The forthcoming Watch Dogs video game enables the player to control a hacker. Meanwhile the ‘WeareData’ promotional site gives us all a clearer grasp of the role electronic data now plays in our everyday lives.

New Video Game Raises Serious Questions about Big Data Issues

In a bid to promote its soon-to-be-released video game Watch Dogs, where the main character is a hacker browsing through a universe of data, Ubisoft has not been content with just a traditional trailer. Instead, the French global video game developer and publisher commissioned the Paris-based BETC Digital agency to come up with a far more immersive experience for gamers. The outcome of this initiative is the WeareData website, which allows the user – in the same way as the game hero – to observe the huge range of data available in an urban context, whether socio-cultural (the unemployment rate, average salary, price per square metre of real estate, etc), geographical, or more technical and hands-on, including manipulating WiFi networks, tracking trains moving through the metro system, activating mobile telephony masts, magnetic fields and surveillance cameras. It took just five months to gather and map this freely available data, because “the smart city is already a reality,” stresses Eugénie Valletoux, Digital account director at BETC Digital, explaining: “The smart city stands at the border between fiction and reality and makes us realise that the data is there and can be used.”

APIs + Open Data = scary amounts of information?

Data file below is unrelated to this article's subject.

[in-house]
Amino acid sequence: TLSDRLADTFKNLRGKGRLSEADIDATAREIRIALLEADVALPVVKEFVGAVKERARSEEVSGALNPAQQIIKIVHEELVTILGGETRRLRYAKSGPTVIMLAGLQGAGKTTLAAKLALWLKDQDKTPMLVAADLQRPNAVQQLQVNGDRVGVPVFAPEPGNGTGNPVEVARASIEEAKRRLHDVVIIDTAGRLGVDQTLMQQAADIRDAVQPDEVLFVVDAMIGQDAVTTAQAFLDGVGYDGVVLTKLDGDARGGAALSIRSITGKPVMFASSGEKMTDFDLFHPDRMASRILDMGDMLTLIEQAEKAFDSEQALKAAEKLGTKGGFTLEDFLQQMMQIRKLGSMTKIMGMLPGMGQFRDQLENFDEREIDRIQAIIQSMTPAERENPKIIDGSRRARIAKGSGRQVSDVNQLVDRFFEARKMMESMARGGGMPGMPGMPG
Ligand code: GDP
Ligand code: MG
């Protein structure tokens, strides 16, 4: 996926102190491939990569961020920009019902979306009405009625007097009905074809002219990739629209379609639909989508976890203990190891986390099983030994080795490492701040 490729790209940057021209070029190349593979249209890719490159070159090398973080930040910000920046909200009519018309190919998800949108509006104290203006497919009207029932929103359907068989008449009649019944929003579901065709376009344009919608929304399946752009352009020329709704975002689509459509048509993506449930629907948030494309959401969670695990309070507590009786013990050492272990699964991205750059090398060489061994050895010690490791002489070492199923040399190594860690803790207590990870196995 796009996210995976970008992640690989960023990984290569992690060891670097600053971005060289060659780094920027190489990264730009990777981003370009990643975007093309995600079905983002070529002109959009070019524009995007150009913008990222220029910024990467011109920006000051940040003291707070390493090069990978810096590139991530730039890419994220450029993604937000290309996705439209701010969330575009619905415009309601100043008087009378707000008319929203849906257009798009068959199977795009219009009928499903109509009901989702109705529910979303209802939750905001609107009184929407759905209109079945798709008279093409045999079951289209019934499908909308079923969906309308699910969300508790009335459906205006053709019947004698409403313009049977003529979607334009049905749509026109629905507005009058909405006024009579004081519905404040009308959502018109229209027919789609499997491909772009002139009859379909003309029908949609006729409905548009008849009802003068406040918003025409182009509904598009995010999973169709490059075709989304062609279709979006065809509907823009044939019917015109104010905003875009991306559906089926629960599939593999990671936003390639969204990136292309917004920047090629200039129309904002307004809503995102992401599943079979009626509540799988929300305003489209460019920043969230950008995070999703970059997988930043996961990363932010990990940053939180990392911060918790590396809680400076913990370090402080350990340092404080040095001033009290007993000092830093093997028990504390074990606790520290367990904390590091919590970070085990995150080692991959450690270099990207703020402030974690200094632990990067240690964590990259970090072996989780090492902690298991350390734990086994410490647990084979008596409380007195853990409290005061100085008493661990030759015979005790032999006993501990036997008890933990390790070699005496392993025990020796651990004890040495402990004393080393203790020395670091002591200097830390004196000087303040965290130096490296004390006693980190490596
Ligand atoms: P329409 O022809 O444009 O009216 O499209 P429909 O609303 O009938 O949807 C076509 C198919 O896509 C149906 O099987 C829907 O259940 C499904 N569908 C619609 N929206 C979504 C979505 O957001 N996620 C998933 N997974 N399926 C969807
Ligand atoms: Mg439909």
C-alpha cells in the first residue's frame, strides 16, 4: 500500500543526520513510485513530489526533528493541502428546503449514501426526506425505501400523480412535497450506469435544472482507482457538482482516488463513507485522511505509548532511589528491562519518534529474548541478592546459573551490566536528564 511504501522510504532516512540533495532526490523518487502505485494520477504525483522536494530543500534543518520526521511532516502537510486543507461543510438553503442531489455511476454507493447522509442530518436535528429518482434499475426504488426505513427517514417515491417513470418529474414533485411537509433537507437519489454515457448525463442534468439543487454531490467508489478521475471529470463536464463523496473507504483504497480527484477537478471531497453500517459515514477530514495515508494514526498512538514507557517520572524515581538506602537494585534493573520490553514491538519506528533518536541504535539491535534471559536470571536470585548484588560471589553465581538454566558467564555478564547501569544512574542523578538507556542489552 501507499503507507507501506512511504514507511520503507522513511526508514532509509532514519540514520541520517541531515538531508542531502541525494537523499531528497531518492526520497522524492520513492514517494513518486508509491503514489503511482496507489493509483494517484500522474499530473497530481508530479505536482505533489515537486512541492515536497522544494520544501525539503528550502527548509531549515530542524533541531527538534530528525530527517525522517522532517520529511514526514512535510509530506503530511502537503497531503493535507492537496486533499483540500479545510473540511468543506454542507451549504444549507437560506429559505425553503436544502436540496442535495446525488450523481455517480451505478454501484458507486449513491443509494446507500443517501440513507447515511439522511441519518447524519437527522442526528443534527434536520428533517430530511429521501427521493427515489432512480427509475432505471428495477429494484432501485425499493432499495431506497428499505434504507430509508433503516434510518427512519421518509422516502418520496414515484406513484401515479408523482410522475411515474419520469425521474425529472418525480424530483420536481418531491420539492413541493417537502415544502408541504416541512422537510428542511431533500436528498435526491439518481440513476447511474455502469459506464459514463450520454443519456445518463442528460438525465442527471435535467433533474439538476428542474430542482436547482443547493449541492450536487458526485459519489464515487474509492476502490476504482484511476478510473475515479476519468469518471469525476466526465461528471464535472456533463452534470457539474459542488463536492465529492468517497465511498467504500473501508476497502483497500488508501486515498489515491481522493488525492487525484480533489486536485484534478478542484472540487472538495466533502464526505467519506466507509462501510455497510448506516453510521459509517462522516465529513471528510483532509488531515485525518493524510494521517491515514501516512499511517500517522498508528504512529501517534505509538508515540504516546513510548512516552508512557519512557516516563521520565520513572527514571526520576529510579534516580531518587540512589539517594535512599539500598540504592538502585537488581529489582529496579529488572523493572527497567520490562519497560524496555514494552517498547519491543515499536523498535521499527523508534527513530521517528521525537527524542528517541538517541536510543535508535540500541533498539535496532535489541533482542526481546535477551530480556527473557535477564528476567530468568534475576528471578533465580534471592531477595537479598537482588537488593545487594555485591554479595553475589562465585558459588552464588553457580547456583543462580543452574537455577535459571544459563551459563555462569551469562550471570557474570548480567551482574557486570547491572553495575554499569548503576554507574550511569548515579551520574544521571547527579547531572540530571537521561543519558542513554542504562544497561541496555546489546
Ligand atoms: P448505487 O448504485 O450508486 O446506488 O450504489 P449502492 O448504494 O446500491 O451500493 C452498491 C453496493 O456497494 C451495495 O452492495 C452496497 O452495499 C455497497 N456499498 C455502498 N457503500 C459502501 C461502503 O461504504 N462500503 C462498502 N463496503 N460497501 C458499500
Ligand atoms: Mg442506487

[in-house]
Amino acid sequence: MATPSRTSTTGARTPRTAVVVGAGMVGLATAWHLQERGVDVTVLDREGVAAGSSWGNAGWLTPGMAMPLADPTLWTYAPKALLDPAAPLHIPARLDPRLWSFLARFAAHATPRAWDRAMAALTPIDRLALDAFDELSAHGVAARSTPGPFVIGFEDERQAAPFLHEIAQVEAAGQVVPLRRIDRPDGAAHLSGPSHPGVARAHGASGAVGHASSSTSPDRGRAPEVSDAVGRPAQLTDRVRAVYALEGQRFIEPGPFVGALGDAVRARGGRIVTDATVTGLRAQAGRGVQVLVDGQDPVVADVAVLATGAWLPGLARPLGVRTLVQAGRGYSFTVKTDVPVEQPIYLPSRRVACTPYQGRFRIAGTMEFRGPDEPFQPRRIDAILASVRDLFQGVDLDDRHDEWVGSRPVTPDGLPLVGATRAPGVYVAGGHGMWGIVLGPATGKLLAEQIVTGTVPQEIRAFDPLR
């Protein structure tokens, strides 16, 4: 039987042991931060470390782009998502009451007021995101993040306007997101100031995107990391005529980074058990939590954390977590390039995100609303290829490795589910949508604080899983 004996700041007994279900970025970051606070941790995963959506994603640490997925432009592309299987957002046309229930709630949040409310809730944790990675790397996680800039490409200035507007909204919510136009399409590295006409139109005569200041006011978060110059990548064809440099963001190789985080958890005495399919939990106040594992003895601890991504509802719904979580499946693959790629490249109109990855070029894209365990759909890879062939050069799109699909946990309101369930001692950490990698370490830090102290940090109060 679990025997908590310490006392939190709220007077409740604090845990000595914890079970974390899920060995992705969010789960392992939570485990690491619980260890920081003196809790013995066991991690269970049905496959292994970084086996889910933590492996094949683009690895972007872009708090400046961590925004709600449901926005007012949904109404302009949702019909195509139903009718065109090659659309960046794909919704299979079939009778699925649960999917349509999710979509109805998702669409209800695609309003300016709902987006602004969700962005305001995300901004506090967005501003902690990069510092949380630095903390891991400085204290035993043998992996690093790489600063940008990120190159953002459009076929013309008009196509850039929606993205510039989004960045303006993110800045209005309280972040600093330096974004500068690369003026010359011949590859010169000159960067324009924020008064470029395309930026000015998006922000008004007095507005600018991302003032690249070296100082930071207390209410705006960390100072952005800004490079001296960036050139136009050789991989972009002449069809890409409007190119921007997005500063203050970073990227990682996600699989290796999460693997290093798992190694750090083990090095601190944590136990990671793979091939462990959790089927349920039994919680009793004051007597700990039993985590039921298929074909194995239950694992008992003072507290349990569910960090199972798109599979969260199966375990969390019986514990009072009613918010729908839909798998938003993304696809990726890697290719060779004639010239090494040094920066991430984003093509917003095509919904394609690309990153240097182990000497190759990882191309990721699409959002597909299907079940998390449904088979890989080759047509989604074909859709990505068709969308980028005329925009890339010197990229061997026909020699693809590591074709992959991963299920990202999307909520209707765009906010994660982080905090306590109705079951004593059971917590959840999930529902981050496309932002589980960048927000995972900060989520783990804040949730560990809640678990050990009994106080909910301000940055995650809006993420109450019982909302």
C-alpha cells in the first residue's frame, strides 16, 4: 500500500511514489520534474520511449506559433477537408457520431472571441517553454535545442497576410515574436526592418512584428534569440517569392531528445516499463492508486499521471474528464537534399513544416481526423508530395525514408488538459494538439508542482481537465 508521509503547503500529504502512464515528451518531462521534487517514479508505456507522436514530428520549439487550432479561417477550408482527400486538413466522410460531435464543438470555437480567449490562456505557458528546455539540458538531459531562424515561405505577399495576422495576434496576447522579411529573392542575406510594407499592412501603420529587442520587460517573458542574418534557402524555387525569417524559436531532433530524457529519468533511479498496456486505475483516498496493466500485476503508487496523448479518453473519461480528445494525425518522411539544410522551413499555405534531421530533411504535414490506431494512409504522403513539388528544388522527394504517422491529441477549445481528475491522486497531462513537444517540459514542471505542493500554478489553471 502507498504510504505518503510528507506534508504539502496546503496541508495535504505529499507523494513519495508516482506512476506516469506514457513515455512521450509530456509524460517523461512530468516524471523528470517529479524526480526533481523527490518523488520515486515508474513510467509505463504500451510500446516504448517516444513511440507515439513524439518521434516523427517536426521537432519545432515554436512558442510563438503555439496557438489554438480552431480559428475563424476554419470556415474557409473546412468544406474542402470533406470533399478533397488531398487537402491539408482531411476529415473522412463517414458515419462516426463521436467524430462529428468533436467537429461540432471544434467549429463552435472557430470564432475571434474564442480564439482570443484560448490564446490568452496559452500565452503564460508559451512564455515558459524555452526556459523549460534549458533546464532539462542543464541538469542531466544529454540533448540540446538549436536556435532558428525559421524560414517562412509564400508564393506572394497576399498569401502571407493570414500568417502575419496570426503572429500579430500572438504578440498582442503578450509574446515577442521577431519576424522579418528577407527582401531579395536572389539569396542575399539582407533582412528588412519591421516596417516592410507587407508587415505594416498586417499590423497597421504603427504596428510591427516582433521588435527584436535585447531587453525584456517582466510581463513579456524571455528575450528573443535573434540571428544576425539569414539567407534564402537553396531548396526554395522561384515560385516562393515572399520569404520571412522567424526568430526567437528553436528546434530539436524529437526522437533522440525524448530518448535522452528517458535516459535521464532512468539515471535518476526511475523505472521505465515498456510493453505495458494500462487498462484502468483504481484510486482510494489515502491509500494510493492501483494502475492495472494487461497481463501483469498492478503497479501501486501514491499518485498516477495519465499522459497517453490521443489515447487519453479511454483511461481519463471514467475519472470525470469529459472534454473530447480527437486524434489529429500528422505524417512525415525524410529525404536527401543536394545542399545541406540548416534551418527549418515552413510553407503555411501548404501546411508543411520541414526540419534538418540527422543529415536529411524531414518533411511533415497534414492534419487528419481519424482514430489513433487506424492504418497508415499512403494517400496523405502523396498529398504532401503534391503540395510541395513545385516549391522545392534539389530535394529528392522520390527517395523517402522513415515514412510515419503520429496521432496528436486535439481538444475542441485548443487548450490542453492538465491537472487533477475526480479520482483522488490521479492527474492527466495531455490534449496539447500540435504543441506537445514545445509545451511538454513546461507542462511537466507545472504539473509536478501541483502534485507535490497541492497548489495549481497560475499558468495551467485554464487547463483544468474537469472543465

The WeareData site enables the visitor to understand how the data is mapped, by providing a subjective view of districts in three major European capitals – London, Berlin, and Paris. The dynamic nature of the data is heightened by the real-time addition of geolocated Tweets and shared Instagram images. According to the site’s creators, the Twitter and Instagram APIs are the most open of all the social networks, so this data can be used very easily. This social data is refreshed every few minutes, underlining the capacity of the system not only to gather data but also to manage it. For example, in the field of transport data, even though the French state-owned public transport operator RATP’s API was not yet finalised when the WeareData project was being developed, Google’s freely accessible GTFS system, which had already been tried out in the United States in cities such as Portland, Oregon, was able to supply reliable real-time data on train frequency. Only legal restrictions and ‘self-censorship’ prevented some information from being displayed. Eugénie Valletoux conceded that “this kind of project could not have been carried out in Hong Kong, where all the vital data is protected.

Making citizens more aware?

However, the ability to display such things as crime rates or electricity consumption opens the door to potential intrusion into private life. People might well become anxious at the thought that their ‘digital shadow’, i.e. their social network activity, can be captured and instantly displayed for all to see. In fact this is precisely the effect that the Watch Dogs developers were hoping to create – the game’s hero Aiden Pearce invites the user to download a smartphone app that will delete all his/her data. The new game may therefore help people to get a feel for just how much data we supply individually and collectively and perhaps spur the citizen to take action to re-possess his/her own data. “All the data sources indicated can be exploited again and again,” points out Thomas Boutte, International Account Director at BETC. Meanwhile, a good many visitors to the WeareData site have been making practical use of it to locate available self-service city bikes. And this is only a start. “The project is open-ended and it’s quite possible that there are quite some changes to come,” reveals Thomas Boutte.

By Pierre-Marie Mateo